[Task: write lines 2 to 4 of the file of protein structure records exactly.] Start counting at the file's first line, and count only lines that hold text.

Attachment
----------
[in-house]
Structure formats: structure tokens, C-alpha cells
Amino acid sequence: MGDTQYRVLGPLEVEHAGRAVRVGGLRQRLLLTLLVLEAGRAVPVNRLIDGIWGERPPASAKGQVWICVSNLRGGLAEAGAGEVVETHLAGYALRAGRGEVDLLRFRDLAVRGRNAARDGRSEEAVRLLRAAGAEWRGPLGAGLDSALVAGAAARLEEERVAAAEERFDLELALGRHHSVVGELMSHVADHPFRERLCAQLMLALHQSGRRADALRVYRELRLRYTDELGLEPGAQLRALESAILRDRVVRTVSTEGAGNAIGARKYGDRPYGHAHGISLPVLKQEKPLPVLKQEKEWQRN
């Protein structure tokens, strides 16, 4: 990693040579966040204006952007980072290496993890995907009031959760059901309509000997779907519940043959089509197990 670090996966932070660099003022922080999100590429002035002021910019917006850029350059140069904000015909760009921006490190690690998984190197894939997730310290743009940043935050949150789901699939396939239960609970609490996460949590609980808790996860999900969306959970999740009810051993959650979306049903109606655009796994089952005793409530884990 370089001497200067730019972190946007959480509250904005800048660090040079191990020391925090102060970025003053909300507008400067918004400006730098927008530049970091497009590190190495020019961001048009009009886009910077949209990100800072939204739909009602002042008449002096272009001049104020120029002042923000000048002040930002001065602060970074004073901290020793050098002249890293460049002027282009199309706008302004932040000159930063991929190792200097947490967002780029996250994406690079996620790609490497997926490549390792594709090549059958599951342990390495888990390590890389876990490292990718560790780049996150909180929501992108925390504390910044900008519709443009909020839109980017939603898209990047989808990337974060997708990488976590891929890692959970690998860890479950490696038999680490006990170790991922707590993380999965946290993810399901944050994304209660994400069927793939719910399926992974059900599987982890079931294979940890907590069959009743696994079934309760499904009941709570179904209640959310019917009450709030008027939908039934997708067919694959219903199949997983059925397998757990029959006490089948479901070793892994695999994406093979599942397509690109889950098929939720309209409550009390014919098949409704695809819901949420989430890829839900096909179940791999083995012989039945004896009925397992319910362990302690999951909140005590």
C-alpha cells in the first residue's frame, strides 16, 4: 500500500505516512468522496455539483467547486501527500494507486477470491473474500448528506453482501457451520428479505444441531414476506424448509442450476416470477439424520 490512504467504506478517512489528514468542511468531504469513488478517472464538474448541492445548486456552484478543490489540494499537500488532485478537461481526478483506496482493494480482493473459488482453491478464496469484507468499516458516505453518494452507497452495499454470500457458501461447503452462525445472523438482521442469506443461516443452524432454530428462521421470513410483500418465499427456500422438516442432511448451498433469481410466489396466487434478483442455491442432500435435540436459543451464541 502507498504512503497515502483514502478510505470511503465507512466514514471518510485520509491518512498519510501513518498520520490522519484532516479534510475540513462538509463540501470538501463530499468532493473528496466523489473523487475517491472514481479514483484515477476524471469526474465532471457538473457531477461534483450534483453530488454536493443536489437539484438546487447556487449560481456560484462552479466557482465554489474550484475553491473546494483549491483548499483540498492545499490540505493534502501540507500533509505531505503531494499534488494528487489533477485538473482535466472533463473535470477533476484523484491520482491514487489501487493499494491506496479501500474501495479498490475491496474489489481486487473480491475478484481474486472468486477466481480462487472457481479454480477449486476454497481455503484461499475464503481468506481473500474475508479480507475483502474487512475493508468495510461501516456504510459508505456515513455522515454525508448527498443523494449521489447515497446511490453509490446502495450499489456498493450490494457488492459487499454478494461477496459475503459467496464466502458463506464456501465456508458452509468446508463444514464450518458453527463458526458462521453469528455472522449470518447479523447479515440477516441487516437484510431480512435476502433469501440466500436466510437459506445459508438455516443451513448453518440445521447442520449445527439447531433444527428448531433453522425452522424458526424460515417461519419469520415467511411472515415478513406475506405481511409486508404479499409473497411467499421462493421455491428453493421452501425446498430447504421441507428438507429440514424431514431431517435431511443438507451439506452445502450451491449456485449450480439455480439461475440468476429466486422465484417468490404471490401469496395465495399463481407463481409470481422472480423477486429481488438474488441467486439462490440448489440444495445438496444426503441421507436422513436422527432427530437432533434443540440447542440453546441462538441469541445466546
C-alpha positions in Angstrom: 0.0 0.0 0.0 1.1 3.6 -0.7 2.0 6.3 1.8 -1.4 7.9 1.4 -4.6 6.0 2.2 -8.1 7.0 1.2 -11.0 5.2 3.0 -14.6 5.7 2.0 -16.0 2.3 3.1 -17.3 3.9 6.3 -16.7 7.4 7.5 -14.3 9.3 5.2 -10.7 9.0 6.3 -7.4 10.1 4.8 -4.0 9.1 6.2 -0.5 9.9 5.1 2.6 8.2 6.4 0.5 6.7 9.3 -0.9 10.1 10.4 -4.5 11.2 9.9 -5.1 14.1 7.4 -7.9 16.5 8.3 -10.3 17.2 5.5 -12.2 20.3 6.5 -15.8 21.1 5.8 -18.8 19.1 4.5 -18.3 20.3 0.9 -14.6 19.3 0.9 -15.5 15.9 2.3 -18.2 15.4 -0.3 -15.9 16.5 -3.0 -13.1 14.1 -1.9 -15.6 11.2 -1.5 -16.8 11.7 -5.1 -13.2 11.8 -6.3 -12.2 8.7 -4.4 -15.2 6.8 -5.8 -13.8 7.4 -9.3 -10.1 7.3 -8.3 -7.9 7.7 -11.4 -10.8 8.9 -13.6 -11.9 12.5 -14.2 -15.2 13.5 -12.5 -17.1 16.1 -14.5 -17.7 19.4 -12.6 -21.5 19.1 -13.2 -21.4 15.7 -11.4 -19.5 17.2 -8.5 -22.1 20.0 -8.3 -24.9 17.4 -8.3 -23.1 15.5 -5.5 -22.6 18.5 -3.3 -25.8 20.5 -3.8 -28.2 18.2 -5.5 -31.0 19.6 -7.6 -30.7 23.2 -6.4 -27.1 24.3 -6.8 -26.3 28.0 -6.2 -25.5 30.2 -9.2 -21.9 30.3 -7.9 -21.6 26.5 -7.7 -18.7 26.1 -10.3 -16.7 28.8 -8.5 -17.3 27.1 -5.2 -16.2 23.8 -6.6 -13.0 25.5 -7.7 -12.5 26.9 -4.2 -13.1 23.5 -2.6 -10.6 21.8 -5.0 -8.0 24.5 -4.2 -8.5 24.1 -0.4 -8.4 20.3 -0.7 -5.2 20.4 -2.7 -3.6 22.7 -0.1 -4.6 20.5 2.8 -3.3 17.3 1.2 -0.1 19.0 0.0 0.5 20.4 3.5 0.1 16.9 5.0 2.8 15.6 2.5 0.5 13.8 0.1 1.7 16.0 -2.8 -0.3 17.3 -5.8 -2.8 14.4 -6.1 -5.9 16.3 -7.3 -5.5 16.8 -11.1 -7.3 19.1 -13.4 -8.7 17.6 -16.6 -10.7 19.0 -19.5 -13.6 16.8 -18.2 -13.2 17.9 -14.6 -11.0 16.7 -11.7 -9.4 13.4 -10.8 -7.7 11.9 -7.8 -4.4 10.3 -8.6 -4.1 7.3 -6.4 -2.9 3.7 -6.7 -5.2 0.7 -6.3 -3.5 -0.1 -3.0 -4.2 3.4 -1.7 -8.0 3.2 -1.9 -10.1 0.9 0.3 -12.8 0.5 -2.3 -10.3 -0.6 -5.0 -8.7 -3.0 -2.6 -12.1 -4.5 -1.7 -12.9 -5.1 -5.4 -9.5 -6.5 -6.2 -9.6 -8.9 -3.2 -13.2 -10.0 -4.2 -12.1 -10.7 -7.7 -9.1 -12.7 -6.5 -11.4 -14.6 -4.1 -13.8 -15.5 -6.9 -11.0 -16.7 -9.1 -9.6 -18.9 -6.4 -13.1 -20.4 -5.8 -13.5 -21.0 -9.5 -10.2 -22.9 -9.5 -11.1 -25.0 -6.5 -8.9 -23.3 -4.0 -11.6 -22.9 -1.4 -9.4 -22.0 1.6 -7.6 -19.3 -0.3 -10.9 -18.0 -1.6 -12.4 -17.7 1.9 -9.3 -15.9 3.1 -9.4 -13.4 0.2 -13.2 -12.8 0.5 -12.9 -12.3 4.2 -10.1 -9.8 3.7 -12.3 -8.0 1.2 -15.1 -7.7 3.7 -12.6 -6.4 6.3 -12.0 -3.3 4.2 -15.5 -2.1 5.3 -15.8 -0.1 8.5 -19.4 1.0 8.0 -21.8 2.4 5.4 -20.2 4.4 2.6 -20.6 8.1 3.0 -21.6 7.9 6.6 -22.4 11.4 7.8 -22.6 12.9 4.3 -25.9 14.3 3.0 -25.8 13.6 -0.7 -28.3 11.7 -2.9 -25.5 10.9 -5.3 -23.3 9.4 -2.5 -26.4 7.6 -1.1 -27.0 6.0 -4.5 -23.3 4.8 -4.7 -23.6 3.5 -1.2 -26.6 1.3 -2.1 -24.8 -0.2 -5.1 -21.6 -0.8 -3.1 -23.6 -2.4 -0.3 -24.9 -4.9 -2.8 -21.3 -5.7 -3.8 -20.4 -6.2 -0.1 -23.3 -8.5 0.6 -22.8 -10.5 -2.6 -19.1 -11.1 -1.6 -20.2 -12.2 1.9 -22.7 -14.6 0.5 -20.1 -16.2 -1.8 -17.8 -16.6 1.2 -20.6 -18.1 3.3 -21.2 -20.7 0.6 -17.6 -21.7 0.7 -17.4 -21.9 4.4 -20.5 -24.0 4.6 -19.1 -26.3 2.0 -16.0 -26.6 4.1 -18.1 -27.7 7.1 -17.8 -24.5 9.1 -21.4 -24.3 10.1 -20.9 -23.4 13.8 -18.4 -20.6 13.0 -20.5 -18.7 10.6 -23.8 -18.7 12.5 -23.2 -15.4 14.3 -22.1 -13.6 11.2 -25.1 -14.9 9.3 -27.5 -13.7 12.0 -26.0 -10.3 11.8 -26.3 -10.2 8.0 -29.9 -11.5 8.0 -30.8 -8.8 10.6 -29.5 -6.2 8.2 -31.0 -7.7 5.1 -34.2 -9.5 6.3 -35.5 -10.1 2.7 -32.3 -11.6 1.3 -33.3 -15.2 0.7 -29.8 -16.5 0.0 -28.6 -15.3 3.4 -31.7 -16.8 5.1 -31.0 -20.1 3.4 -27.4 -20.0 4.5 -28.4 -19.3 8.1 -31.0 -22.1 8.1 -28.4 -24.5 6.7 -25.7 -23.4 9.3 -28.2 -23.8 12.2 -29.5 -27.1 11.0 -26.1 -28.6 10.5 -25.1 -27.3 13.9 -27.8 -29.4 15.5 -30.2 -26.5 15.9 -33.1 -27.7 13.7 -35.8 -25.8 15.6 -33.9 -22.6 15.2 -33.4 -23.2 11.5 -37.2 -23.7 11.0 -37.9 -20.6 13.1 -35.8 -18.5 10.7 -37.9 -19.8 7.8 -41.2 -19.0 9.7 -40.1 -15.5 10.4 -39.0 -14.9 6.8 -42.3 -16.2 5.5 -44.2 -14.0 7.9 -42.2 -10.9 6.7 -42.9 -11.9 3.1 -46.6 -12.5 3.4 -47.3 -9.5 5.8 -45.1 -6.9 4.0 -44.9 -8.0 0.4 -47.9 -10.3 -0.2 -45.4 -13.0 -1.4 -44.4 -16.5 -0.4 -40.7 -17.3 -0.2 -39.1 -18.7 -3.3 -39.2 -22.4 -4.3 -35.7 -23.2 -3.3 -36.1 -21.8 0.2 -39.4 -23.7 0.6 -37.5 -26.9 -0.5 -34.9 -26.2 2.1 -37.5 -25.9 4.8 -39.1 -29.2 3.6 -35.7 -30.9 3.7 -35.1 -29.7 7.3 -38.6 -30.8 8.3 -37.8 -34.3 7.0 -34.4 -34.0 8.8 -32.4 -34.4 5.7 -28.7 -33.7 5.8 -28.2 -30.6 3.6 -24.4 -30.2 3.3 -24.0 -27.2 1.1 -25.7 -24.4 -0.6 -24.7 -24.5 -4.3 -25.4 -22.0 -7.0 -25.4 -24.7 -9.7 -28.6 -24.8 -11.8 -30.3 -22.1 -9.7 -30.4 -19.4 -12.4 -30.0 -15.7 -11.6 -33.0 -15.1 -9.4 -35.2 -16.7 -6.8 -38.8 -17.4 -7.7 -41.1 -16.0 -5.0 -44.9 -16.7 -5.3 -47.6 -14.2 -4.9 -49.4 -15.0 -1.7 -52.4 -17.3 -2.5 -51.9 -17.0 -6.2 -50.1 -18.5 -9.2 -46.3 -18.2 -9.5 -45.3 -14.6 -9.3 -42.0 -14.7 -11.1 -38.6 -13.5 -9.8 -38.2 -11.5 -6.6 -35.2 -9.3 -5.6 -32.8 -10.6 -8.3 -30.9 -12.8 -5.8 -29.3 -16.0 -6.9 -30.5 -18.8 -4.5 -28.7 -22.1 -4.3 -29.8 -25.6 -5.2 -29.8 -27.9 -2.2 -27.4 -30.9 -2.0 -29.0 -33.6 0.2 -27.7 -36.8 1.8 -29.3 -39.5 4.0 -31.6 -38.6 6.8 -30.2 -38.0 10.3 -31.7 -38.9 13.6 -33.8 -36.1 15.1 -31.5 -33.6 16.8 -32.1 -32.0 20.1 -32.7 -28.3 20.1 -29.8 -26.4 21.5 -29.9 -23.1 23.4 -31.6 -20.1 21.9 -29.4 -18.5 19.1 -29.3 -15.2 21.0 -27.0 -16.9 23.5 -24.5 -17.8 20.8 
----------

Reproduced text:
Structure formats: structure tokens, C-alpha cells
Amino acid sequence: MGDTQYRVLGPLEVEHAGRAVRVGGLRQRLLLTLLVLEAGRAVPVNRLIDGIWGERPPASAKGQVWICVSNLRGGLAEAGAGEVVETHLAGYALRAGRGEVDLLRFRDLAVRGRNAARDGRSEEAVRLLRAAGAEWRGPLGAGLDSALVAGAAARLEEERVAAAEERFDLELALGRHHSVVGELMSHVADHPFRERLCAQLMLALHQSGRRADALRVYRELRLRYTDELGLEPGAQLRALESAILRDRVVRTVSTEGAGNAIGARKYGDRPYGHAHGISLPVLKQEKPLPVLKQEKEWQRN
């Protein structure tokens, strides 16, 4: 990693040579966040204006952007980072290496993890995907009031959760059901309509000997779907519940043959089509197990 670090996966932070660099003022922080999100590429002035002021910019917006850029350059140069904000015909760009921006490190690690998984190197894939997730310290743009940043935050949150789901699939396939239960609970609490996460949590609980808790996860999900969306959970999740009810051993959650979306049903109606655009796994089952005793409530884990 370089001497200067730019972190946007959480509250904005800048660090040079191990020391925090102060970025003053909300507008400067918004400006730098927008530049970091497009590190190495020019961001048009009009886009910077949209990100800072939204739909009602002042008449002096272009001049104020120029002042923000000048002040930002001065602060970074004073901290020793050098002249890293460049002027282009199309706008302004932040000159930063991929190792200097947490967002780029996250994406690079996620790609490497997926490549390792594709090549059958599951342990390495888990390590890389876990490292990718560790780049996150909180929501992108925390504390910044900008519709443009909020839109980017939603898209990047989808990337974060997708990488976590891929890692959970690998860890479950490696038999680490006990170790991922707590993380999965946290993810399901944050994304209660994400069927793939719910399926992974059900599987982890079931294979940890907590069959009743696994079934309760499904009941709570179904209640959310019917009450709030008027939908039934997708067919694959219903199949997983059925397998757990029959006490089948479901070793892994695999994406093979599942397509690109889950098929939720309209409550009390014919098949409704695809819901949420989430890829839900096909179940791999083995012989039945004896009925397992319910362990302690999951909140005590």